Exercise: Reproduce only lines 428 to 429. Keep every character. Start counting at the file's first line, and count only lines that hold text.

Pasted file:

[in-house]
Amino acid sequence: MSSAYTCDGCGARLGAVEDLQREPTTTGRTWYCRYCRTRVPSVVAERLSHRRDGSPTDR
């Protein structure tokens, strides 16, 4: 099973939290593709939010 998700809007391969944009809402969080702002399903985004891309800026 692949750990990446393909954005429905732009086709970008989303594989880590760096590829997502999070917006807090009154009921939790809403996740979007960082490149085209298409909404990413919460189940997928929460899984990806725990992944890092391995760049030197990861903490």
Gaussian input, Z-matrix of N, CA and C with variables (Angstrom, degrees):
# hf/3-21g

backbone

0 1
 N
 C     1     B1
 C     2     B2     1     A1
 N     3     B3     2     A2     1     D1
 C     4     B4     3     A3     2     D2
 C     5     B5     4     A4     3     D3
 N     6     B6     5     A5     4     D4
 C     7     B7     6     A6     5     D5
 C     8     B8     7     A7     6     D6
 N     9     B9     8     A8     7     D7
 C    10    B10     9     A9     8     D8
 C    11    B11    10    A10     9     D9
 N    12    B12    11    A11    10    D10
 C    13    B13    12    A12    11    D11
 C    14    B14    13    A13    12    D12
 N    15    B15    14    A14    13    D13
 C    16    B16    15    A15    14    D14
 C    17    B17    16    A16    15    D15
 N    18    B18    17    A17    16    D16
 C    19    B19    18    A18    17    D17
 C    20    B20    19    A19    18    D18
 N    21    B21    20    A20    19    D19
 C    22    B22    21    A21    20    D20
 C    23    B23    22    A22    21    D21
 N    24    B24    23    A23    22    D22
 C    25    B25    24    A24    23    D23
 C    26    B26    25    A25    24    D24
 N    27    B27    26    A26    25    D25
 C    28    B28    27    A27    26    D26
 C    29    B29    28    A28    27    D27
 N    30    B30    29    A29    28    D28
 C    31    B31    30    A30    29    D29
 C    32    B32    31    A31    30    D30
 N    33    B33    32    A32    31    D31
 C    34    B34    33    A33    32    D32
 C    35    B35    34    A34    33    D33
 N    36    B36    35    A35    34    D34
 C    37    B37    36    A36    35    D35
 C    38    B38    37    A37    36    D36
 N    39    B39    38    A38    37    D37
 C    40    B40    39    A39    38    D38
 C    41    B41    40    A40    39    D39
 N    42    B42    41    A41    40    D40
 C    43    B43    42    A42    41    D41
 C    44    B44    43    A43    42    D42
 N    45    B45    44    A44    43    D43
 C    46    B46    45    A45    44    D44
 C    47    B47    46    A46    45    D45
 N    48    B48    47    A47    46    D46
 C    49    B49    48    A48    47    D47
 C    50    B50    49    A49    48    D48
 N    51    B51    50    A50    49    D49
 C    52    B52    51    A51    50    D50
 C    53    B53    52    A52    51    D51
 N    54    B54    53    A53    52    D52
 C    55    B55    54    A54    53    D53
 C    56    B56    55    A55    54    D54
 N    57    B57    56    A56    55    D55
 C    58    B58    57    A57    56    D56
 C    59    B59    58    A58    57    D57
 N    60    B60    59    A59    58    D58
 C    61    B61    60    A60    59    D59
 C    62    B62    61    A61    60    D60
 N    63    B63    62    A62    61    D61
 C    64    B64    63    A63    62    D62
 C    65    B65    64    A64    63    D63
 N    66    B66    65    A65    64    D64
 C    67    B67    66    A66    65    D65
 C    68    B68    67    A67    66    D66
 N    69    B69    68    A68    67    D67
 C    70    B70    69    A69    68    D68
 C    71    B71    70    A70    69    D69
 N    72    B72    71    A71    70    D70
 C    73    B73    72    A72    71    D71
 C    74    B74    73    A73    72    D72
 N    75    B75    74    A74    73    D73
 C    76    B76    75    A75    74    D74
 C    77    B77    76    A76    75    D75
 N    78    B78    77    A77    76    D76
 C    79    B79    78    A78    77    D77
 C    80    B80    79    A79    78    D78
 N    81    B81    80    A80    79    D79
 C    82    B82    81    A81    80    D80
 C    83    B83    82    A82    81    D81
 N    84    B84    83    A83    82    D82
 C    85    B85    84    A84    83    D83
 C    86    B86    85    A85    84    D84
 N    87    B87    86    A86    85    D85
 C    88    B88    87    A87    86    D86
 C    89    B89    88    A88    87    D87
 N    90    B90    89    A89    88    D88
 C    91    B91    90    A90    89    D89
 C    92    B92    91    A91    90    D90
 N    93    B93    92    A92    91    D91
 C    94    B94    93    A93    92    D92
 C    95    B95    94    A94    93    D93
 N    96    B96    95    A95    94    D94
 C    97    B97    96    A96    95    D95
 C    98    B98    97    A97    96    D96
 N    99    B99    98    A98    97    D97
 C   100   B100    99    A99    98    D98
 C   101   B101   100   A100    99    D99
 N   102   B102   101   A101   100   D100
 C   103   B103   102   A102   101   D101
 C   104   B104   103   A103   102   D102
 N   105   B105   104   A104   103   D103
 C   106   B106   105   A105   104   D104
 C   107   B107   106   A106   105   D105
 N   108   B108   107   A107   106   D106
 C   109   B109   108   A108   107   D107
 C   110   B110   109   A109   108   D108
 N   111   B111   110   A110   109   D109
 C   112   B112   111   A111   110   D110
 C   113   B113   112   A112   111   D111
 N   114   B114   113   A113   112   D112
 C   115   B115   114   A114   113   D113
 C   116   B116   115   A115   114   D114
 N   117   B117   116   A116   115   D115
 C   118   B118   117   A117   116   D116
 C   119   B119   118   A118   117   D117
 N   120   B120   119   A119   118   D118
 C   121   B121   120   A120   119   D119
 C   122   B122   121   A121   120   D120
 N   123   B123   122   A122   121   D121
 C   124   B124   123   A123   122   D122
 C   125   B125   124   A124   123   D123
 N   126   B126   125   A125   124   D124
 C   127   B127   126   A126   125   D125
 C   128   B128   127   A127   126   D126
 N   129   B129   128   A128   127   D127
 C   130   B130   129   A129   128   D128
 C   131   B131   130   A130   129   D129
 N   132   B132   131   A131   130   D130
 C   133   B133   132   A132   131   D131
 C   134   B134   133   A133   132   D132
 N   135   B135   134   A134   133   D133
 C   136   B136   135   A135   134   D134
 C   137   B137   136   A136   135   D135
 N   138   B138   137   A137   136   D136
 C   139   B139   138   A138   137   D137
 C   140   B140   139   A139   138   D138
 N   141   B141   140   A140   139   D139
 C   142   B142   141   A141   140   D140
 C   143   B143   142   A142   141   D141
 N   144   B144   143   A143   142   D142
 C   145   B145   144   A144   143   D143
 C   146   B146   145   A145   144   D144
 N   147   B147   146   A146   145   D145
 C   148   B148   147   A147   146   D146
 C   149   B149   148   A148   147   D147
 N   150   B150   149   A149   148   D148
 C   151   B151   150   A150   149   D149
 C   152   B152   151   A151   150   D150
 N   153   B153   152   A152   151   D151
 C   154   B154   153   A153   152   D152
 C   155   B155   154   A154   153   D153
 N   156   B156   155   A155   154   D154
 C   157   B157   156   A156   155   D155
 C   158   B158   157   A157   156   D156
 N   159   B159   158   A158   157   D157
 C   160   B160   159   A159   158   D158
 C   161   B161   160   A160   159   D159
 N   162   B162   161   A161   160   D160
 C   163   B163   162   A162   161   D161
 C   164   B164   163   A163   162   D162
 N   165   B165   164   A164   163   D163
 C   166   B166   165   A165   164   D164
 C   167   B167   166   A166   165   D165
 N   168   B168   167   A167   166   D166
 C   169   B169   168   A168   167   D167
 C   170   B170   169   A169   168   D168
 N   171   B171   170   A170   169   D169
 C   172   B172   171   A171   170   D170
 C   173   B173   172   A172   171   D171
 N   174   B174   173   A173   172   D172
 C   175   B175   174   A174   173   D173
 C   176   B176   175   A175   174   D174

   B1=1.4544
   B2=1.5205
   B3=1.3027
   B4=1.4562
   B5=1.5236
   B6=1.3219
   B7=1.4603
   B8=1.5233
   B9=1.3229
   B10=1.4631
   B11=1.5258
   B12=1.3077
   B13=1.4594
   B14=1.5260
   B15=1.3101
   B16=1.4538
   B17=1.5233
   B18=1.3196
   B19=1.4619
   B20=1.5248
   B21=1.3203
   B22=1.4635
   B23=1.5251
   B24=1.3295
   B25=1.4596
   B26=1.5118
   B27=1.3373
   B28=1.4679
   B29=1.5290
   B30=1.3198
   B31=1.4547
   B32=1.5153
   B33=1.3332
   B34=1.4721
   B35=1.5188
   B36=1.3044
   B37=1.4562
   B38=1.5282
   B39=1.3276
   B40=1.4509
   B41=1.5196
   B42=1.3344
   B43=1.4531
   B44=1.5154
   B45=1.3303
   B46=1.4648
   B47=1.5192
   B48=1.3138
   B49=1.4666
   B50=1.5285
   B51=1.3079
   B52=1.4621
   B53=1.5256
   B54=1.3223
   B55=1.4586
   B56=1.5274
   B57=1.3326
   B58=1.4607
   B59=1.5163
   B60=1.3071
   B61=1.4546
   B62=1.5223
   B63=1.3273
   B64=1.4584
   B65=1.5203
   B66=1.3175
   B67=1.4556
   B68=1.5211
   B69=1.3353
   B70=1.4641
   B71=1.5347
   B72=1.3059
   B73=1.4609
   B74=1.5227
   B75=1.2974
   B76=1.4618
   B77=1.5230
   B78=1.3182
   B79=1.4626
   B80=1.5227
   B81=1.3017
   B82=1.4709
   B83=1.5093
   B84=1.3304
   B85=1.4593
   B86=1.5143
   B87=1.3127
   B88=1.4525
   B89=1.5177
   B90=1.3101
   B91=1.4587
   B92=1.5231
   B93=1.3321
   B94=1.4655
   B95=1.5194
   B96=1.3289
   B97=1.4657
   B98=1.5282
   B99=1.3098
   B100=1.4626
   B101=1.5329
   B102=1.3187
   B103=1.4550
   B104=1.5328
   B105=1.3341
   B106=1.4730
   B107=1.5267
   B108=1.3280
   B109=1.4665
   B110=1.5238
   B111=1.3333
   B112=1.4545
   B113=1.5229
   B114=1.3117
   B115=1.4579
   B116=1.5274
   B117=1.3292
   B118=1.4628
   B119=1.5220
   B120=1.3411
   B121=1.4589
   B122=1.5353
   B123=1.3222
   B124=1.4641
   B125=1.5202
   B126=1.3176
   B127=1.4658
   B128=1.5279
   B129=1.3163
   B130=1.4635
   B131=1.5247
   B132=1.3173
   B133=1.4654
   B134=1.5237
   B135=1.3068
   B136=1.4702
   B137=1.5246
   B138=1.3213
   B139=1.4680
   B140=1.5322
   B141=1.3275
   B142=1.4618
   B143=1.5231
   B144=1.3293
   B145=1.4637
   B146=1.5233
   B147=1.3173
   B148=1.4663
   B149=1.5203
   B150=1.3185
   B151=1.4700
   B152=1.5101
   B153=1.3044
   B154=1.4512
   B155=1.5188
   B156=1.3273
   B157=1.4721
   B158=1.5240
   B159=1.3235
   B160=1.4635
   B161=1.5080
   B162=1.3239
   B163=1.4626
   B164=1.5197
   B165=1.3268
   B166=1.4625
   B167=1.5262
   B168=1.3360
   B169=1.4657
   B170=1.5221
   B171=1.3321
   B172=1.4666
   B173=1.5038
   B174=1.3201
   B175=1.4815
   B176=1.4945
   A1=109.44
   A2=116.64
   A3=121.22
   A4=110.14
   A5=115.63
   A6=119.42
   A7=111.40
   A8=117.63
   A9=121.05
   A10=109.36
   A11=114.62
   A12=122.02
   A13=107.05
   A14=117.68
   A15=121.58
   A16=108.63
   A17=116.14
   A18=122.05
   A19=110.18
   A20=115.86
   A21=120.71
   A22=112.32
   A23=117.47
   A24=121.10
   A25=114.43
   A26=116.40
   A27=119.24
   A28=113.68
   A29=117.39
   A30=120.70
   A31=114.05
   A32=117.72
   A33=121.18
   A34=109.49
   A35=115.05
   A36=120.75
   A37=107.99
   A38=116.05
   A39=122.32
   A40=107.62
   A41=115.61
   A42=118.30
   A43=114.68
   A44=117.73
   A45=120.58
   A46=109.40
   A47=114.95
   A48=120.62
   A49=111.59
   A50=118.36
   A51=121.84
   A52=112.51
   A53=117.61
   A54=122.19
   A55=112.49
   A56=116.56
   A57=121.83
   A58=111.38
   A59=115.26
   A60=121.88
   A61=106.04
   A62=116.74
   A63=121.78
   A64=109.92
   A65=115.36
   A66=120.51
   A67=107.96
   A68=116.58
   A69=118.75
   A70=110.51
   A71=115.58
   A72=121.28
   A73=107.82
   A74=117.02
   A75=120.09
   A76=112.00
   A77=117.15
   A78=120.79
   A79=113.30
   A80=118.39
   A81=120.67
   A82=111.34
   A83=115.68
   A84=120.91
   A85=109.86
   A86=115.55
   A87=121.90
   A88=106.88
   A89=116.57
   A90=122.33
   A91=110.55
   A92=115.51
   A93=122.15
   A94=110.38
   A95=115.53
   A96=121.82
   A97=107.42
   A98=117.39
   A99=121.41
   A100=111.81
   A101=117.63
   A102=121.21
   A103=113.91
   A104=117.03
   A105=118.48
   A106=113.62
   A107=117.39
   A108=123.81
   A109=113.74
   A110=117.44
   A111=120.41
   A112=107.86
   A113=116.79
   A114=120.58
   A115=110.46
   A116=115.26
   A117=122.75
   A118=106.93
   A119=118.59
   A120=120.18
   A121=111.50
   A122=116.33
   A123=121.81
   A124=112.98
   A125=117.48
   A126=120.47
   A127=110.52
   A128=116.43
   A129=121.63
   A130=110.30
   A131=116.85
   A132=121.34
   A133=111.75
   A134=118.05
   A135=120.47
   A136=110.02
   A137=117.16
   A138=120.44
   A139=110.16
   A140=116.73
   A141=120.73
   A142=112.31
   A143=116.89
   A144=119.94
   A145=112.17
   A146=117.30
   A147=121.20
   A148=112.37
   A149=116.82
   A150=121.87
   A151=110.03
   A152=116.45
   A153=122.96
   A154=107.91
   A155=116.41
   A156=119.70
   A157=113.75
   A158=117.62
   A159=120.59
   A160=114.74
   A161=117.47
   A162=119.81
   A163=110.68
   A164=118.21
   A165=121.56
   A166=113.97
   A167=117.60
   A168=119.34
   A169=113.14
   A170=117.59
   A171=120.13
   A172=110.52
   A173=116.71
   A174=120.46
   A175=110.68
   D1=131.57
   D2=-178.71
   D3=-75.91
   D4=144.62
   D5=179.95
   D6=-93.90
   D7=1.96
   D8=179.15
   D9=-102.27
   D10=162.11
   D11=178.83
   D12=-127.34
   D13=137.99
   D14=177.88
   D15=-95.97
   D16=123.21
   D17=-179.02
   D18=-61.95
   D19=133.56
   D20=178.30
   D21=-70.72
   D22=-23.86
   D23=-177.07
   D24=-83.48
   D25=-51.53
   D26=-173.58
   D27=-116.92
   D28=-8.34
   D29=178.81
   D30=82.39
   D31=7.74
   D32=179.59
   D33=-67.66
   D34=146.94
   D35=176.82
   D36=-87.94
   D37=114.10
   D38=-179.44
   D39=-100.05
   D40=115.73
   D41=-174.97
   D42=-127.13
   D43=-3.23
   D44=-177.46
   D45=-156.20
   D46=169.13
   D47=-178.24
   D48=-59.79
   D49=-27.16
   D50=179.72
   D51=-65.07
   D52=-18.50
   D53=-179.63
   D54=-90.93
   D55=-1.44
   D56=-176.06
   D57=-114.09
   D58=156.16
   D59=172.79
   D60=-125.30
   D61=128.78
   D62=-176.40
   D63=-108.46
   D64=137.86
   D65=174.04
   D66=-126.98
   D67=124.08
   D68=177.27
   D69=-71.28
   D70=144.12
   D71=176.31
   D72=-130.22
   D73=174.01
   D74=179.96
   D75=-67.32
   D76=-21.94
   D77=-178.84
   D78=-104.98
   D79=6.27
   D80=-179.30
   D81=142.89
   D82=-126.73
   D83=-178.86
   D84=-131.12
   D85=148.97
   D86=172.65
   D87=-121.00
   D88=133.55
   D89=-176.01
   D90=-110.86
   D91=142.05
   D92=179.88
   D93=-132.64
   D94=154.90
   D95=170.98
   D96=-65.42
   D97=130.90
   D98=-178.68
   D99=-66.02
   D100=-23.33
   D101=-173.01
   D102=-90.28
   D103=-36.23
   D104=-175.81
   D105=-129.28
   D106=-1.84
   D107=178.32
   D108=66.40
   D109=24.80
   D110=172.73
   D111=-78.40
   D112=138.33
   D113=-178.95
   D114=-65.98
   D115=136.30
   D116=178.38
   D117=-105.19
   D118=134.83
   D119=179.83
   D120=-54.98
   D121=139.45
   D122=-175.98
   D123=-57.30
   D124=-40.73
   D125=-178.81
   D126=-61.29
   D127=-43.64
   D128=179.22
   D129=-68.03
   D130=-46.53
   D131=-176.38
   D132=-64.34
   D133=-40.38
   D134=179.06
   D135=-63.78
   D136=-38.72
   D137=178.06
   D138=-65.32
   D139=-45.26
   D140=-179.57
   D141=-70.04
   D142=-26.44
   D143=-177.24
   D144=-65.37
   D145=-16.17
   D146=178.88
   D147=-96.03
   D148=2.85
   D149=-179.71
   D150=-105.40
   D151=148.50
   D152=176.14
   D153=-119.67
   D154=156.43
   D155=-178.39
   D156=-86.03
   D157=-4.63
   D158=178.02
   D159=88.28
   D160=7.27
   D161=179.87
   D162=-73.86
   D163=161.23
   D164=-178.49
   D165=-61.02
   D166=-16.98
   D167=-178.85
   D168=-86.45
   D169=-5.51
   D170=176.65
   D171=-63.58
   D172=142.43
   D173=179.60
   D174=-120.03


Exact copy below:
   A68=116.58
   A69=118.75